Glenwood Two Rivers charter school application put on slower track to allow for further review
A decision on whether Two Rivers Community School will be re-chartered under the Roaring Fork School District won’t come until at least February of 2020.
The proposal had been scheduled for possible action by the RFSD Board of Education as soon as next week under the timeline established by district policy after the application was submitted Sept. 30.
However, representatives from the Glenwood Springs-based school and the district mutually agreed late last month extend the timeline beyond the first of the year, Roaring Fork Schools Superintendent Rob Stein said.
“It’s an overly ambitious timeline,” Stein said of the district’s revised policy for considering new charter school requests, which has yet to be tested during his tenure as superintendent.
The last time the district reviewed a charter application was when Two Rivers first approached the district in 2012-13 about becoming a new start-up charter school. After the district rejected the initial application, Two Rivers was accepted by the Colorado Charter Institute as a state charter school.
The school has applied concurrently with both the state and the local school district for either re-authorization under the state, or re-chartering under the district.
“One we got into the details of the review, we realized it was going to take us more time to give it thorough consideration,” Stein said. “We met with them and agreed to slow down that timeline.”
Two Rivers Head of School Jamie Nims also indicated following an initial public hearing before the school board last month that the school may need extra time to supplement the application with more financial information and other details requested by the school district.
A key consideration in the negotiations, he said at the time, is whether the charter school would be able to share in future tax dollars. Other questions around resource-sharing also need to be answered, Nims said.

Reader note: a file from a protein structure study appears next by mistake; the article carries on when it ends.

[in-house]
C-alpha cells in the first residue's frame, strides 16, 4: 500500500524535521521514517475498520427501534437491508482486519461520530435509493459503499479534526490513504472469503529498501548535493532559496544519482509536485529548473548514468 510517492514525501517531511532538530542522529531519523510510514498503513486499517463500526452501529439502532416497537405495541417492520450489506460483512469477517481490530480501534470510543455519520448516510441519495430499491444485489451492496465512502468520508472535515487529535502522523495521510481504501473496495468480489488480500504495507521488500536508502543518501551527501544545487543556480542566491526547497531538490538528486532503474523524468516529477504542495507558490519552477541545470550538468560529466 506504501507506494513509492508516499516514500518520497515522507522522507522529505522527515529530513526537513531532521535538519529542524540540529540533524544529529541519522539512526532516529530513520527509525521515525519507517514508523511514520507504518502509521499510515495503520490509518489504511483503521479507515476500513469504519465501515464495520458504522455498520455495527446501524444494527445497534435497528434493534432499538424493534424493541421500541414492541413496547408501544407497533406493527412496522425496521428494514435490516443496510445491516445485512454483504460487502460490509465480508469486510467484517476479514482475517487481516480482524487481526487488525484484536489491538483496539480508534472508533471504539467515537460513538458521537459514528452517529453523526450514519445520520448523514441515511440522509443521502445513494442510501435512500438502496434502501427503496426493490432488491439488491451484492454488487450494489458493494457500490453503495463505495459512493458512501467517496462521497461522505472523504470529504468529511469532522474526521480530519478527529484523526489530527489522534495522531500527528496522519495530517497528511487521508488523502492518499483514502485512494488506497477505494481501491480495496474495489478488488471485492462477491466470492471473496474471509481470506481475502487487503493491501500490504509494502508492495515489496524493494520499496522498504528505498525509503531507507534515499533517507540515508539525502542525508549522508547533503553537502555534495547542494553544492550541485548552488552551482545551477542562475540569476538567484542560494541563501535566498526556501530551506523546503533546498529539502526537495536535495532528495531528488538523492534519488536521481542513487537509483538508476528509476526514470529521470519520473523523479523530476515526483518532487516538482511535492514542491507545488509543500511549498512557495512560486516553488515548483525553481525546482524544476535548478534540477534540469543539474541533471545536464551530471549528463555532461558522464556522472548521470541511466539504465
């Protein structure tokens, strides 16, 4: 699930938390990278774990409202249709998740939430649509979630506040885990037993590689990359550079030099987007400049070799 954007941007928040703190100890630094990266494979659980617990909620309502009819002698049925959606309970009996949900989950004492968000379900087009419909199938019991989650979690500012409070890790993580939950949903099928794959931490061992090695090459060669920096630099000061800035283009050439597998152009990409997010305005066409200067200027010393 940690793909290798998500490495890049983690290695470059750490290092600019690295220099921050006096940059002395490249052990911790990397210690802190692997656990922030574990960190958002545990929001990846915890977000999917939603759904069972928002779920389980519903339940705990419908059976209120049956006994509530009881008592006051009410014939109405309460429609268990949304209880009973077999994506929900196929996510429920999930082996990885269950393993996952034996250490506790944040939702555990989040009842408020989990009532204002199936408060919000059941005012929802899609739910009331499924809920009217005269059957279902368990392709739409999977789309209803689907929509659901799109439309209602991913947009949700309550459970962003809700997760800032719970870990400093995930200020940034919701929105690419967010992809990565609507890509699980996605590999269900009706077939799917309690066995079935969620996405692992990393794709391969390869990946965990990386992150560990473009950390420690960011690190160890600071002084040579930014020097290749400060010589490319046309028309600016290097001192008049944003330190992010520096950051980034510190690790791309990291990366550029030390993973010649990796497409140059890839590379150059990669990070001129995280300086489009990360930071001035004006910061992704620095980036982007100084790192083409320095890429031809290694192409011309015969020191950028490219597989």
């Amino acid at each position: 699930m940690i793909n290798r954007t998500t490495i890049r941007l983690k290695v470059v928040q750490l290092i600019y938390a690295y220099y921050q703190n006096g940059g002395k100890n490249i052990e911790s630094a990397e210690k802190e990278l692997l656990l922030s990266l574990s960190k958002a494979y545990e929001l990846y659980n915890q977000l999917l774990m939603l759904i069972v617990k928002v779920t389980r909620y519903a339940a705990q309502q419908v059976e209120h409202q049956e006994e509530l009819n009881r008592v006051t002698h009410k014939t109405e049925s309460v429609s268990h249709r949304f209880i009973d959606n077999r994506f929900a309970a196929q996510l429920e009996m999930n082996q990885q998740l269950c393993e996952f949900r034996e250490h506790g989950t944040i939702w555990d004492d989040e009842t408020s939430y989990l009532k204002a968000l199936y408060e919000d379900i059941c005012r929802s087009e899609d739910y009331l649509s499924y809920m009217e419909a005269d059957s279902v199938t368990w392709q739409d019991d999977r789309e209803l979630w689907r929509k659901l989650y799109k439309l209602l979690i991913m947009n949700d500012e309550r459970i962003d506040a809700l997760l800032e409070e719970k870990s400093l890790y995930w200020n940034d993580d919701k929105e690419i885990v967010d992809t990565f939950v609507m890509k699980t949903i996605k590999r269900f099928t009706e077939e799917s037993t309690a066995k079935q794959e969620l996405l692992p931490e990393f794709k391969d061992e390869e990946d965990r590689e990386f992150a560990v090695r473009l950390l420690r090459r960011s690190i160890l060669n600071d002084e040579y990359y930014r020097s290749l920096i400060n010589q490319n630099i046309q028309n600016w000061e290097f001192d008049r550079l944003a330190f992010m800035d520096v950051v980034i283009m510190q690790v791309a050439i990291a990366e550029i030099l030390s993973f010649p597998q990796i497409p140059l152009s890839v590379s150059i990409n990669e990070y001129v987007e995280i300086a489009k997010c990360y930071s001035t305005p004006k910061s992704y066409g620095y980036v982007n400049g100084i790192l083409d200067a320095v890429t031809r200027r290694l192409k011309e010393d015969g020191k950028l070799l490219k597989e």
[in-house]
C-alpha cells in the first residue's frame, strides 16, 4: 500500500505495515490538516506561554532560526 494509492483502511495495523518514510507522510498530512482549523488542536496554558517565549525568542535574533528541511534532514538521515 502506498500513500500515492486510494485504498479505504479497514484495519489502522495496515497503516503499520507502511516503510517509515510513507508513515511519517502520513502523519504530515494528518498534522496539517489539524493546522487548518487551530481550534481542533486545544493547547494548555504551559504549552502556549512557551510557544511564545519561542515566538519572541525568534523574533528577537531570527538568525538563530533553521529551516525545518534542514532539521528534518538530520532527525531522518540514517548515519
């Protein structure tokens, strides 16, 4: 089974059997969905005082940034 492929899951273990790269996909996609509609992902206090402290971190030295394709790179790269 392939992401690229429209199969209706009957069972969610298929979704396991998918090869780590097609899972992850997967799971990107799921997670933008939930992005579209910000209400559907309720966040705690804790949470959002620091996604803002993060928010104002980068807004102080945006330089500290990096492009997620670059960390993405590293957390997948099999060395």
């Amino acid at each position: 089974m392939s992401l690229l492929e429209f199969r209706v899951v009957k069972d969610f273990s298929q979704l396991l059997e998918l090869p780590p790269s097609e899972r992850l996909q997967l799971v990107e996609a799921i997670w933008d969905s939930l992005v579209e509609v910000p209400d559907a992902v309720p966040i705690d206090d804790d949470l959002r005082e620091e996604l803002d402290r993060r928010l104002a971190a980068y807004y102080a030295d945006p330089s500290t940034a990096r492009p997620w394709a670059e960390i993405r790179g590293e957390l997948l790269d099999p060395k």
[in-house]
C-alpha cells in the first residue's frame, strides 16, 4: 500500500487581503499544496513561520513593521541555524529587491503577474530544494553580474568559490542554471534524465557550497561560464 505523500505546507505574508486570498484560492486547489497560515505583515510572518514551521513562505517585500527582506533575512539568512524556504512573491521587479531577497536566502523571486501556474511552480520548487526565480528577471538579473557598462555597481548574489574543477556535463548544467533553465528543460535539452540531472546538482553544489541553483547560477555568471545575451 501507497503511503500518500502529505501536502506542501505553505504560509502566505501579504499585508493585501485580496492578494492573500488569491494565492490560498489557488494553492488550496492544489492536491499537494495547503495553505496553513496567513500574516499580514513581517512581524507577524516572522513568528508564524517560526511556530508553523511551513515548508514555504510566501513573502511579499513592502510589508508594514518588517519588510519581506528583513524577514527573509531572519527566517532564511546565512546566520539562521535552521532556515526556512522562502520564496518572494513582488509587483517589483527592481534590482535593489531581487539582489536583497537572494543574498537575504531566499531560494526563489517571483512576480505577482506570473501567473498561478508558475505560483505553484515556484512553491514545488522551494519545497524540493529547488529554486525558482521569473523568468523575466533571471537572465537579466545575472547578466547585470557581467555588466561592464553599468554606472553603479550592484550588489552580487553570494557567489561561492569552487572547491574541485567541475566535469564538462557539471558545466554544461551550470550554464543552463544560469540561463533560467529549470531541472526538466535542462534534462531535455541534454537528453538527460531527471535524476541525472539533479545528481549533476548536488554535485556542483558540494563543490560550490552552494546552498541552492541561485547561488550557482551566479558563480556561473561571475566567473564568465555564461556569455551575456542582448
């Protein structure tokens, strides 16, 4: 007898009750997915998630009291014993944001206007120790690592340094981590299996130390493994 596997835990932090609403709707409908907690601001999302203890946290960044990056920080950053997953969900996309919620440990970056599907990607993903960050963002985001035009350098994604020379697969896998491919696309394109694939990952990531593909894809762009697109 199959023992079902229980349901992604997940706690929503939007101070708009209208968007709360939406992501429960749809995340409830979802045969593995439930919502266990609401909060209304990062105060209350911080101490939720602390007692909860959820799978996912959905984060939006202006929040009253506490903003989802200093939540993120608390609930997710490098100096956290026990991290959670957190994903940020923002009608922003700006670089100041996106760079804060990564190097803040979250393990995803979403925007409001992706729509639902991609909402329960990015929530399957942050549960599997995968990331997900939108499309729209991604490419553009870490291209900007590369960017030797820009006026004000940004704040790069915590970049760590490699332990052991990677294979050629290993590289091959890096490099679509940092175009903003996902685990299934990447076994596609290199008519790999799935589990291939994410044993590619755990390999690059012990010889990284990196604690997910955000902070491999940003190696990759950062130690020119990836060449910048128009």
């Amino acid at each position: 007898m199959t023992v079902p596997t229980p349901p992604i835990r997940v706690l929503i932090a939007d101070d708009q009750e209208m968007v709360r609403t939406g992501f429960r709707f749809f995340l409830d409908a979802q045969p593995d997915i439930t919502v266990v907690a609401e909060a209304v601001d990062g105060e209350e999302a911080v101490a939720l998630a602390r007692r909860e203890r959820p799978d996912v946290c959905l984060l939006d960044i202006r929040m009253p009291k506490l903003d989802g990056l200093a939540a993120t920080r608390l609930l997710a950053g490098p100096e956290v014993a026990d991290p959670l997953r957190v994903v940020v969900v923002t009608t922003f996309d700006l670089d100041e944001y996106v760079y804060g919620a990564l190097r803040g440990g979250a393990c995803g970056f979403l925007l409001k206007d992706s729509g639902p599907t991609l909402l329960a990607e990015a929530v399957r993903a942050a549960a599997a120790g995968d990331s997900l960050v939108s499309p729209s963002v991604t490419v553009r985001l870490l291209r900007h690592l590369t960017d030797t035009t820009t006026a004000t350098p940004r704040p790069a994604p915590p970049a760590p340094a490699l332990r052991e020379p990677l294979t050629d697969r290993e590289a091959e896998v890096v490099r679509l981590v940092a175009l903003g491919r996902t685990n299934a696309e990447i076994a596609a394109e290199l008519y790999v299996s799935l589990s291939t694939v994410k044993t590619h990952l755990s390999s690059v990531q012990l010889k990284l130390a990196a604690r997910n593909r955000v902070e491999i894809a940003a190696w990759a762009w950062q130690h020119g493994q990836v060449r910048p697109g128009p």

Shared resources is one factor making a district affiliation attractive compared to the current state charter, Nims also previously said.
Also factoring into the decision was the recent turnover on the five-member Roaring Fork School Board, which now has three new members following the Nov. 5 board elections. Stein said it will be important to get the new members up to speed on charter policy before the application comes up for consideration.
Once additional information has been gathered by the district, the charter application will be reviewed by an internal district committee, Stein said.
Then, a subcommittee of parents and community members on the District Accountability Committee will review the application and other information and make a recommendation to the board as outlined by the state Board of Education.
“The board is expected to receive the recommendation and the application for review no later than in early February,” according to a statement sent out to district parents and the community.
If approved for re-chartering under the district, Two Rivers Community School could still choose to remain under state authorization should the state also agree to renew the charter. That decision is expected yet this month.
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